The United States has the world’s highest rate of children in detention, including more than 100,000 in immigration-related custody that violates international law, the author of a United Nations study said on Monday.
Worldwide more than 7 million people under age 18 are held in jails and police custody, including 330,000 in immigration detention centers, independent expert Manfred Nowak said.
Children should only be detained as a measure of last resort and for the shortest time possible, according to the United Nations Global Study on Children Deprived of Liberty.
“The United States is one of the countries with the highest numbers – we still have more than 100,000 children in migration-related detention in the (U.S.),” Nowak told a news briefing.
“Of course separating children, as was done by the Trump administration, from their parents and even small children at the Mexican-U.S. border is absolutely prohibited by the Convention on the Rights of the Child. I would call it inhuman treatment for both the parents and the children.”
There was no immediate reaction from U.S. authorities. Novak said U.S. officials had not replied to his questionnaire sent to all countries.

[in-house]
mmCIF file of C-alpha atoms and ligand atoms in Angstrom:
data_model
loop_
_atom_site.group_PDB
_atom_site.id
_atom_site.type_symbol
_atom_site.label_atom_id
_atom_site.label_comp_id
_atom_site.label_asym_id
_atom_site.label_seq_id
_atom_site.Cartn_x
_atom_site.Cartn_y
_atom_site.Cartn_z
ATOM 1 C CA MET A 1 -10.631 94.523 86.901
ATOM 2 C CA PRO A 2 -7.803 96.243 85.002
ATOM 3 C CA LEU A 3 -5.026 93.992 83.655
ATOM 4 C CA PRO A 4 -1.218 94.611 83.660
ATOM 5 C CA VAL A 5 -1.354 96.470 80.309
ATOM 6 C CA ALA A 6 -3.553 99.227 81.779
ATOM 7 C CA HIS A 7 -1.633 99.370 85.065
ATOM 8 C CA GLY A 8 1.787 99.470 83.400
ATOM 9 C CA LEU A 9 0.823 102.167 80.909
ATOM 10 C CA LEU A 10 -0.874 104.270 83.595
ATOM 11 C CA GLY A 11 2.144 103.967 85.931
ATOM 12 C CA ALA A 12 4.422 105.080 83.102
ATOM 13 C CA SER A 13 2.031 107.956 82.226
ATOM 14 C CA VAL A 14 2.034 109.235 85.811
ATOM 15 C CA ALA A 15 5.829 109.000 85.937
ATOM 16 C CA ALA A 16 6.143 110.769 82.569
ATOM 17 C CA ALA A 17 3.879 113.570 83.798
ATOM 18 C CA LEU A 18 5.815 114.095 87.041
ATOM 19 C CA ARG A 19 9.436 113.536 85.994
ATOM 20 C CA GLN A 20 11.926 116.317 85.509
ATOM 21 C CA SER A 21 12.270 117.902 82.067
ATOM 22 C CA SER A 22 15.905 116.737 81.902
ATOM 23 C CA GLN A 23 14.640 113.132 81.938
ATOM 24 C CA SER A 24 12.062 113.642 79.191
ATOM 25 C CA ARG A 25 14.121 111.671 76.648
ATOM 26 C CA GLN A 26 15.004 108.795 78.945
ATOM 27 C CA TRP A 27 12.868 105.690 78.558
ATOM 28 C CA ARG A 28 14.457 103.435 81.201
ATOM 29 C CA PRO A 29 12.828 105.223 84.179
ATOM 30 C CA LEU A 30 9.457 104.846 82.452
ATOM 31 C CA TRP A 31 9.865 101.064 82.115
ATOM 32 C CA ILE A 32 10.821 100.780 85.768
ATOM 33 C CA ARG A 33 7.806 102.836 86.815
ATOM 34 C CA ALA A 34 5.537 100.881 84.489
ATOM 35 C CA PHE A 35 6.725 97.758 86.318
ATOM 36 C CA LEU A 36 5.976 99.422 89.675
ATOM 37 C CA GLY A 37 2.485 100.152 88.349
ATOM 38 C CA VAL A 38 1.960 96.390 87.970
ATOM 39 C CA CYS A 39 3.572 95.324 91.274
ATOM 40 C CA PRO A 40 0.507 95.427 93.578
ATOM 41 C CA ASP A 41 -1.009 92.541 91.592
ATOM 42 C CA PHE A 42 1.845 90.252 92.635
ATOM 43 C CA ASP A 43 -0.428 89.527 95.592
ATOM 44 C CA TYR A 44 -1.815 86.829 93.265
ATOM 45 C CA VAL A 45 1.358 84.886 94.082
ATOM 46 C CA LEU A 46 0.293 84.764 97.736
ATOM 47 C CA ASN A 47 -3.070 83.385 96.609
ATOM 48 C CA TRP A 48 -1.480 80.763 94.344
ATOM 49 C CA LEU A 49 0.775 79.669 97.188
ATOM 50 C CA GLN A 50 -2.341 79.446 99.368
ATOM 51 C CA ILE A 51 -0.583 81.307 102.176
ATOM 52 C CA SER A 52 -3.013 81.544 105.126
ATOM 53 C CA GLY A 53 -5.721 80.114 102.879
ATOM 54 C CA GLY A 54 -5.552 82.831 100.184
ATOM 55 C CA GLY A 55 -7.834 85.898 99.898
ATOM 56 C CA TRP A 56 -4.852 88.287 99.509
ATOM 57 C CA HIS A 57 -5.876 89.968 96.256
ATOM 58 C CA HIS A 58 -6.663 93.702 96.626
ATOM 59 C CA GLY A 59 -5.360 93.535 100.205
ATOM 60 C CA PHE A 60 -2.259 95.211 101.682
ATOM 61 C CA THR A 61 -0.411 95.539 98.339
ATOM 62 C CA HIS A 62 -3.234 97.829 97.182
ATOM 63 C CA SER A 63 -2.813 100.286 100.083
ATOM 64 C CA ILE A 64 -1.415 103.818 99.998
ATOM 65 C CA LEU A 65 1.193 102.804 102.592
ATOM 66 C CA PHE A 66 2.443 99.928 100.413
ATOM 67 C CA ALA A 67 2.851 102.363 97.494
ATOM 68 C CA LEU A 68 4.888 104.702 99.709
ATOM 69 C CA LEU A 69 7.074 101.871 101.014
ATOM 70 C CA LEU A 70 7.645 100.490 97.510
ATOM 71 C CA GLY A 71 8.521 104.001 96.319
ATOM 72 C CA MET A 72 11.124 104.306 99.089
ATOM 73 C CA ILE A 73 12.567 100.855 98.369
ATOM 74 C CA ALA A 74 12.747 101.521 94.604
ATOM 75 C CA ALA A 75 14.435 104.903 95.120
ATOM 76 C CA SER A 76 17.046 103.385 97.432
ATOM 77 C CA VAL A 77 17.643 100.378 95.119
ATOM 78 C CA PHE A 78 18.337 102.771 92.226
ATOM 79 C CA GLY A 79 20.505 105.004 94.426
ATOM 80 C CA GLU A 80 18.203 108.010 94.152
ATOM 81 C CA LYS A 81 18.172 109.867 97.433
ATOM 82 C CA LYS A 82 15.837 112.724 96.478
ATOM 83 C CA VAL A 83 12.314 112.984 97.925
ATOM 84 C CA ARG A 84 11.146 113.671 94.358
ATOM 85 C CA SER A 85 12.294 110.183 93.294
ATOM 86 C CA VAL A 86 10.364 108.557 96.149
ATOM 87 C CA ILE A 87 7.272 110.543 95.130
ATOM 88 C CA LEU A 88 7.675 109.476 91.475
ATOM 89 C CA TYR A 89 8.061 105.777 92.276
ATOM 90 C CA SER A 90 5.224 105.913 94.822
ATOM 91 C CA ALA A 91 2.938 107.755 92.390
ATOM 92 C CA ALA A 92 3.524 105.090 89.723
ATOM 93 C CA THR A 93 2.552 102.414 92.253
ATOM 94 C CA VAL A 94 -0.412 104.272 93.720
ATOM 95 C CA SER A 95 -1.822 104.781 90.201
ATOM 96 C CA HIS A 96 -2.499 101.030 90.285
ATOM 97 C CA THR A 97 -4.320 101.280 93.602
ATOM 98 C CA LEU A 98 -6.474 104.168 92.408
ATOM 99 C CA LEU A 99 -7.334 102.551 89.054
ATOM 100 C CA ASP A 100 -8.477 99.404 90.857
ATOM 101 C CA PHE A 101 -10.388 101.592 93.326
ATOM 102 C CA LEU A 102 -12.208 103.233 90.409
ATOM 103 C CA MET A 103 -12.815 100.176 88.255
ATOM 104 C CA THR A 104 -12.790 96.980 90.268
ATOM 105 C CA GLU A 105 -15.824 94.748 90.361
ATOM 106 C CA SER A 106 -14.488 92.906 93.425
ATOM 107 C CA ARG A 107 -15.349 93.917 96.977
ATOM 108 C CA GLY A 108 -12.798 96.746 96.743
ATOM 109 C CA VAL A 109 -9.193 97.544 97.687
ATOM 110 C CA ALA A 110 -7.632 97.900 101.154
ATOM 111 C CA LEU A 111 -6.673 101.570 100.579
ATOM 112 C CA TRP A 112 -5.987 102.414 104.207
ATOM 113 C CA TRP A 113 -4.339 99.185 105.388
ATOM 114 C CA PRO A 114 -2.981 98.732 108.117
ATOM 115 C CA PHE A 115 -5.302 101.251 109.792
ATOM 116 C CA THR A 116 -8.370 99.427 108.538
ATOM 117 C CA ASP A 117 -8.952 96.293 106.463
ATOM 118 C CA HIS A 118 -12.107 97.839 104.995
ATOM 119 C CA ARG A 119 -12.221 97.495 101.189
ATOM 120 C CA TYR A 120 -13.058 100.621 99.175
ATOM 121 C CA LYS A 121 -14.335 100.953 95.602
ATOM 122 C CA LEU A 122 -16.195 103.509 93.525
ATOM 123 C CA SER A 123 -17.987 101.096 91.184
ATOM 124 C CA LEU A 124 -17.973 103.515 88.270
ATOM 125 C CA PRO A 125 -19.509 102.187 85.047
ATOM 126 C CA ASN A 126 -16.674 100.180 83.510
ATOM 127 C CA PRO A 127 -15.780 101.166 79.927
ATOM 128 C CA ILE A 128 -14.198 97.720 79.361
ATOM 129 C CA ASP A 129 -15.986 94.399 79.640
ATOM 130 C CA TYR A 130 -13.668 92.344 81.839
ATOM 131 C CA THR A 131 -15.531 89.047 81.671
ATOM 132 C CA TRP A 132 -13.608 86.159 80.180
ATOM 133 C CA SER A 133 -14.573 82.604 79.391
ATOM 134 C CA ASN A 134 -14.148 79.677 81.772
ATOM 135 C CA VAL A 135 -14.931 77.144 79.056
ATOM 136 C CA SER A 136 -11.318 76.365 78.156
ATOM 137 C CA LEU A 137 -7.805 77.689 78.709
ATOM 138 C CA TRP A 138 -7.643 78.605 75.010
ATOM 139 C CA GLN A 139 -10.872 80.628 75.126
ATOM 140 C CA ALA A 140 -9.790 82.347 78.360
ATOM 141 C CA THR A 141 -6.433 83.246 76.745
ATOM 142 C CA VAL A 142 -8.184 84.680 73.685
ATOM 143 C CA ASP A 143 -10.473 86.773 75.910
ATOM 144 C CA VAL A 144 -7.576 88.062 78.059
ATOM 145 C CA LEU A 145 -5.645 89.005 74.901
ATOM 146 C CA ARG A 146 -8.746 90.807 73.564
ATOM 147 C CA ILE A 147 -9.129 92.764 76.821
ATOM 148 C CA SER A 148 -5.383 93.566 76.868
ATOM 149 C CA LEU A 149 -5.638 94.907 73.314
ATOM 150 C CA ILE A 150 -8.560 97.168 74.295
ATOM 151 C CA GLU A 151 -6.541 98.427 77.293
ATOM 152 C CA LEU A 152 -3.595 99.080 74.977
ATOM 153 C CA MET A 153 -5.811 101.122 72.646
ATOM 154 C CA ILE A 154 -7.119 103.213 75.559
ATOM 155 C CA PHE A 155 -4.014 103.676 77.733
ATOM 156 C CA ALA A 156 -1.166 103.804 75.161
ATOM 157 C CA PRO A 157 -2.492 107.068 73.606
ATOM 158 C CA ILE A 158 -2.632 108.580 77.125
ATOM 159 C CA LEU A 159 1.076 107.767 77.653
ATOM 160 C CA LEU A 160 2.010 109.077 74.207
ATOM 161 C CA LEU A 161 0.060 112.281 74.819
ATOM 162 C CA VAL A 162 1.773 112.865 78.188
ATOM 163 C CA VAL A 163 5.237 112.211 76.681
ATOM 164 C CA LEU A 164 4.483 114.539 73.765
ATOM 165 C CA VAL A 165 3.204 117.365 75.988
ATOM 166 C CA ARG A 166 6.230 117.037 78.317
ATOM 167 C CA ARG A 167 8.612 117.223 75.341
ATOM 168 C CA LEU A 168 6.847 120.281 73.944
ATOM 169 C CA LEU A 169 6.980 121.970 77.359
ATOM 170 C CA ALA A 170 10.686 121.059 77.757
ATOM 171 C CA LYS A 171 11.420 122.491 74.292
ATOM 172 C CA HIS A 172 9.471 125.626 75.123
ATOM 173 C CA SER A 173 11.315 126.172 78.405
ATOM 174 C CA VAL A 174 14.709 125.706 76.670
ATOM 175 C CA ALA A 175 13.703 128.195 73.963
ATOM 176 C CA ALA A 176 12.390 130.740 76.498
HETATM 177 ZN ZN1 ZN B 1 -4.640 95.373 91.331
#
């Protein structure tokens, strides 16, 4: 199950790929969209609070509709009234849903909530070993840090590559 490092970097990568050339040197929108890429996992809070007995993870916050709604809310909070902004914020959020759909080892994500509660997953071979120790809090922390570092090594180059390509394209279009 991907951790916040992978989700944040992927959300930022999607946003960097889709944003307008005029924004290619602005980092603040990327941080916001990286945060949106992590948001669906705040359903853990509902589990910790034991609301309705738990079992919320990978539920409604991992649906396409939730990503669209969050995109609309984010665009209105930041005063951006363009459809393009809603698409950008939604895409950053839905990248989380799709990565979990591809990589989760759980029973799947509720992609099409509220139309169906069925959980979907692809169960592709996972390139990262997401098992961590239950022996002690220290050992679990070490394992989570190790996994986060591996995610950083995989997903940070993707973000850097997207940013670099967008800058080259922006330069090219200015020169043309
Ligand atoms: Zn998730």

He said the United States had ratified major international treaties such as those guaranteeing civil and political rights and banning torture, but was the only country not to have ratified the pact on the rights of children.
“The way they were separating infants from families only in order to deter irregular migration from Central America to the United States to me constitutes inhuman treatment, and that is absolutely prohibited by the two treaties,” said Nowak, a professor of international law at the University of Vienna.
The United States detains an average of 60 out of every 100,000 children in its justice system or immigration-related custody, Nowak said, the world’s highest rate, followed by countries such as Bolivia, Botswana and Sri Lanka.
Mexico, where many Central American migrants have been turned back at the U.S. border, also has high numbers, with 18,000 children in immigration-related detention and 7,000 in prisons, he said.
The U.S. rate compared with an average of five per 100,000 in Western Europe and 14-15 in Canada, he said.
At least 29,000 children, mainly linked to Islamic State fighters, are held in northern Syria and in Iraq – with French citizens among the biggest group of foreigners, Nowak added.
Even if some of these children had been child soldiers, he said, they should be mainly treated as victims, not perpetrators, so that they could be rehabilitated and reintegrated in society.
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